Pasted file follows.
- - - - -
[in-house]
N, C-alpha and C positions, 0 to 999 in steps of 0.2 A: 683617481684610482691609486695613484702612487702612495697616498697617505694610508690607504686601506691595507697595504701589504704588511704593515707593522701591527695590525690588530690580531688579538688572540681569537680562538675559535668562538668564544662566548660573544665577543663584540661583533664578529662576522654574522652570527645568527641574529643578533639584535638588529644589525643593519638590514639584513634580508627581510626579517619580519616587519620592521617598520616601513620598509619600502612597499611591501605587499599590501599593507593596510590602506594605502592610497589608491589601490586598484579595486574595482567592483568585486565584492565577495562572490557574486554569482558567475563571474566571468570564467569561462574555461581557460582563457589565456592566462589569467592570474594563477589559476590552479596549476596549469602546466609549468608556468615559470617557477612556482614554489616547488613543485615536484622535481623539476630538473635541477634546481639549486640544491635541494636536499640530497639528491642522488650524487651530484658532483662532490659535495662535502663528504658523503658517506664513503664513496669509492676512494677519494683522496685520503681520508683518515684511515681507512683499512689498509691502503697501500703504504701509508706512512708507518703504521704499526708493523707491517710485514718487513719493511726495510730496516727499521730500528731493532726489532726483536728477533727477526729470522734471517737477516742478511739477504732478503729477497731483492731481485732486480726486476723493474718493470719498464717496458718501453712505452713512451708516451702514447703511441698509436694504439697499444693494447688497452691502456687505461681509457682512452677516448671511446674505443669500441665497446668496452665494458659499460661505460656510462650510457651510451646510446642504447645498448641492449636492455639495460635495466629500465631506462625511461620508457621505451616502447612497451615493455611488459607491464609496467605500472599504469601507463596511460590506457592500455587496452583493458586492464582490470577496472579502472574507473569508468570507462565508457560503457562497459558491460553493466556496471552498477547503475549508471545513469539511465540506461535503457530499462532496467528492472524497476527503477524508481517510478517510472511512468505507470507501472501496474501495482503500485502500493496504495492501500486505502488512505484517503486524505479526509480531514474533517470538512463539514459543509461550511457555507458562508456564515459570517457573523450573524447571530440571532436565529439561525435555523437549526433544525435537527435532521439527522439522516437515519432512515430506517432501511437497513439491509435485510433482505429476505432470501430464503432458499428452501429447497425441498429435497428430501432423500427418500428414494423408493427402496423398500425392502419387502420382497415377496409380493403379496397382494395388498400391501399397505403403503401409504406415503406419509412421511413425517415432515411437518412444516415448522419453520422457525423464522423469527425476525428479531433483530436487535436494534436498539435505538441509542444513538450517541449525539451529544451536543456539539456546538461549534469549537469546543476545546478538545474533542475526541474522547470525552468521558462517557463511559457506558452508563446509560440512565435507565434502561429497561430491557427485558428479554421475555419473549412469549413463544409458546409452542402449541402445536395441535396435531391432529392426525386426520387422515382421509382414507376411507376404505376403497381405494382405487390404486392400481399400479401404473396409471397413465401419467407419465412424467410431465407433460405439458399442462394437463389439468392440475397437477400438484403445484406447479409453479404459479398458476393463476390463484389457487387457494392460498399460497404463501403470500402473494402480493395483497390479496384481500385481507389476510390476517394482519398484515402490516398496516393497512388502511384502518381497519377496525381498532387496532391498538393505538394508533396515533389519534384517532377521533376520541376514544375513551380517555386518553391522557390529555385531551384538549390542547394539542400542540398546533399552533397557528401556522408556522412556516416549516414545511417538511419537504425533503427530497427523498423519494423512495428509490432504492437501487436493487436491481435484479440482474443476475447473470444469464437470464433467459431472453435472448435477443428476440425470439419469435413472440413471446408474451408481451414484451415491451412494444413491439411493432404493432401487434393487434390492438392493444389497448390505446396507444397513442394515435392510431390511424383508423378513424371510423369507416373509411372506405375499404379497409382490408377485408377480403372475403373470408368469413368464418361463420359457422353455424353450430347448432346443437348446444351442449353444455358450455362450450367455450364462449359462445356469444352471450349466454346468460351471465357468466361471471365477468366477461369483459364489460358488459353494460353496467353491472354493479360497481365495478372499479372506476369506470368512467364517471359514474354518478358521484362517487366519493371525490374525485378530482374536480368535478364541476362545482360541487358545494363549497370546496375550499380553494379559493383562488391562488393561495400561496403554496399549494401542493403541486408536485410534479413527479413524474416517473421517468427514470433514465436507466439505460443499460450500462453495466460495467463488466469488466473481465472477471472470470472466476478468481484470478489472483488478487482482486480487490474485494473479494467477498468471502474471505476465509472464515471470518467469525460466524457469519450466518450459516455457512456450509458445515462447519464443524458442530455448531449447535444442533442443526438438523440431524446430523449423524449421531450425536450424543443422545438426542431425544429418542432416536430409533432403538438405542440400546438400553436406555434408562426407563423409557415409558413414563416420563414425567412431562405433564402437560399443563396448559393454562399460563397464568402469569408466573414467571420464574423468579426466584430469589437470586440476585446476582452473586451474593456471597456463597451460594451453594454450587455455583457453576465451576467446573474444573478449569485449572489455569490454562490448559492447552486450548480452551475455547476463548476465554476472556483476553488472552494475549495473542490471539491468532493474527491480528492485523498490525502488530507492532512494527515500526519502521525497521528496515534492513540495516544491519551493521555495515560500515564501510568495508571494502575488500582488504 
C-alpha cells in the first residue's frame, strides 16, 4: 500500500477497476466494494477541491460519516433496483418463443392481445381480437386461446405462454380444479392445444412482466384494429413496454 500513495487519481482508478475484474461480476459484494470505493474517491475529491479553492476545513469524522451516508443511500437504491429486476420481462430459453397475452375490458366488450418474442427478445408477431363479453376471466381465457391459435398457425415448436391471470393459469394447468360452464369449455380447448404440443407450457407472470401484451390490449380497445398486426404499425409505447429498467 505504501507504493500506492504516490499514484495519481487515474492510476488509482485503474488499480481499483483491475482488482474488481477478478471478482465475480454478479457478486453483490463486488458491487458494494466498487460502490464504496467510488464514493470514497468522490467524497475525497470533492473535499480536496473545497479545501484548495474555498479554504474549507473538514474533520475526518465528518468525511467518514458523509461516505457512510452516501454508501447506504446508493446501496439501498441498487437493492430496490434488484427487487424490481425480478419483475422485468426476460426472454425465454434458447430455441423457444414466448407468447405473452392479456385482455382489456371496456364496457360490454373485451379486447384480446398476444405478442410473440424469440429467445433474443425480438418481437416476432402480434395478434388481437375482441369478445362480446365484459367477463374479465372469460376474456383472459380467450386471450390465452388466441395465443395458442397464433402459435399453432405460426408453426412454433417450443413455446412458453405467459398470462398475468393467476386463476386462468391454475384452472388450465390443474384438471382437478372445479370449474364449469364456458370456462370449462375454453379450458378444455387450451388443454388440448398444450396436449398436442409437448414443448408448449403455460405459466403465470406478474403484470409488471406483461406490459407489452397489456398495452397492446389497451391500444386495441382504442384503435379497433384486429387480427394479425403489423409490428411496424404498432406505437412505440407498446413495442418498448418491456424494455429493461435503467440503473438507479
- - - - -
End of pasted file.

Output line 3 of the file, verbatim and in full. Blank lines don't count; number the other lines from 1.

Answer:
C-alpha cells in the first residue's frame, strides 16, 4: 500500500477497476466494494477541491460519516433496483418463443392481445381480437386461446405462454380444479392445444412482466384494429413496454 500513495487519481482508478475484474461480476459484494470505493474517491475529491479553492476545513469524522451516508443511500437504491429486476420481462430459453397475452375490458366488450418474442427478445408477431363479453376471466381465457391459435398457425415448436391471470393459469394447468360452464369449455380447448404440443407450457407472470401484451390490449380497445398486426404499425409505447429498467 505504501507504493500506492504516490499514484495519481487515474492510476488509482485503474488499480481499483483491475482488482474488481477478478471478482465475480454478479457478486453483490463486488458491487458494494466498487460502490464504496467510488464514493470514497468522490467524497475525497470533492473535499480536496473545497479545501484548495474555498479554504474549507473538514474533520475526518465528518468525511467518514458523509461516505457512510452516501454508501447506504446508493446501496439501498441498487437493492430496490434488484427487487424490481425480478419483475422485468426476460426472454425465454434458447430455441423457444414466448407468447405473452392479456385482455382489456371496456364496457360490454373485451379486447384480446398476444405478442410473440424469440429467445433474443425480438418481437416476432402480434395478434388481437375482441369478445362480446365484459367477463374479465372469460376474456383472459380467450386471450390465452388466441395465443395458442397464433402459435399453432405460426408453426412454433417450443413455446412458453405467459398470462398475468393467476386463476386462468391454475384452472388450465390443474384438471382437478372445479370449474364449469364456458370456462370449462375454453379450458378444455387450451388443454388440448398444450396436449398436442409437448414443448408448449403455460405459466403465470406478474403484470409488471406483461406490459407489452397489456398495452397492446389497451391500444386495441382504442384503435379497433384486429387480427394479425403489423409490428411496424404498432406505437412505440407498446413495442418498448418491456424494455429493461435503467440503473438507479